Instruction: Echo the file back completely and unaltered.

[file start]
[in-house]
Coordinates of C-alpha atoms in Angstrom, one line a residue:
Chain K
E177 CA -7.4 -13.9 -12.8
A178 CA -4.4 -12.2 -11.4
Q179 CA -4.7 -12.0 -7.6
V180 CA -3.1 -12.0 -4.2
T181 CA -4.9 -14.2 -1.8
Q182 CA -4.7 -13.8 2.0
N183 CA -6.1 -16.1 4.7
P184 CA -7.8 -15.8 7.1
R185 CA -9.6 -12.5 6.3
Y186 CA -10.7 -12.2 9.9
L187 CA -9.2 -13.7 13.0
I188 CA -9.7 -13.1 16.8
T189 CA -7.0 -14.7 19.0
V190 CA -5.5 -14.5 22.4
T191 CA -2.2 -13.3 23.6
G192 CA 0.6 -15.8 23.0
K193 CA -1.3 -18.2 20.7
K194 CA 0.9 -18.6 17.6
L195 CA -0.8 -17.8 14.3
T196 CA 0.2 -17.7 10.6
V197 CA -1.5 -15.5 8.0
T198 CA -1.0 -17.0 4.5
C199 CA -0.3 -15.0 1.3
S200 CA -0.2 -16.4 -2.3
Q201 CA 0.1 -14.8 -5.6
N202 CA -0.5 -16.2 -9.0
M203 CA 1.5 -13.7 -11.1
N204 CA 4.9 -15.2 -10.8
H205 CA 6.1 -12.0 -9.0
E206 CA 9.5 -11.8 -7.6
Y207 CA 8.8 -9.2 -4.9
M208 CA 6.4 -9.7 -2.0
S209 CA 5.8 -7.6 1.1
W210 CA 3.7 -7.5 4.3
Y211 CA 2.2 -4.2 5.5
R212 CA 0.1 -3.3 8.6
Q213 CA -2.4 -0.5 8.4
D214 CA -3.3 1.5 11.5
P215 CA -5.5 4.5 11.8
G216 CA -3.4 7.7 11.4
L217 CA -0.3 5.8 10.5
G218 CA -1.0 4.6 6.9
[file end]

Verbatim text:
[in-house]
Coordinates of C-alpha atoms in Angstrom, one line a residue:
Chain K
E177 CA -7.4 -13.9 -12.8
A178 CA -4.4 -12.2 -11.4
Q179 CA -4.7 -12.0 -7.6
V180 CA -3.1 -12.0 -4.2
T181 CA -4.9 -14.2 -1.8
Q182 CA -4.7 -13.8 2.0
N183 CA -6.1 -16.1 4.7
P184 CA -7.8 -15.8 7.1
R185 CA -9.6 -12.5 6.3
Y186 CA -10.7 -12.2 9.9
L187 CA -9.2 -13.7 13.0
I188 CA -9.7 -13.1 16.8
T189 CA -7.0 -14.7 19.0
V190 CA -5.5 -14.5 22.4
T191 CA -2.2 -13.3 23.6
G192 CA 0.6 -15.8 23.0
K193 CA -1.3 -18.2 20.7
K194 CA 0.9 -18.6 17.6
L195 CA -0.8 -17.8 14.3
T196 CA 0.2 -17.7 10.6
V197 CA -1.5 -15.5 8.0
T198 CA -1.0 -17.0 4.5
C199 CA -0.3 -15.0 1.3
S200 CA -0.2 -16.4 -2.3
Q201 CA 0.1 -14.8 -5.6
N202 CA -0.5 -16.2 -9.0
M203 CA 1.5 -13.7 -11.1
N204 CA 4.9 -15.2 -10.8
H205 CA 6.1 -12.0 -9.0
E206 CA 9.5 -11.8 -7.6
Y207 CA 8.8 -9.2 -4.9
M208 CA 6.4 -9.7 -2.0
S209 CA 5.8 -7.6 1.1
W210 CA 3.7 -7.5 4.3
Y211 CA 2.2 -4.2 5.5
R212 CA 0.1 -3.3 8.6
Q213 CA -2.4 -0.5 8.4
D214 CA -3.3 1.5 11.5
P215 CA -5.5 4.5 11.8
G216 CA -3.4 7.7 11.4
L217 CA -0.3 5.8 10.5
G218 CA -1.0 4.6 6.9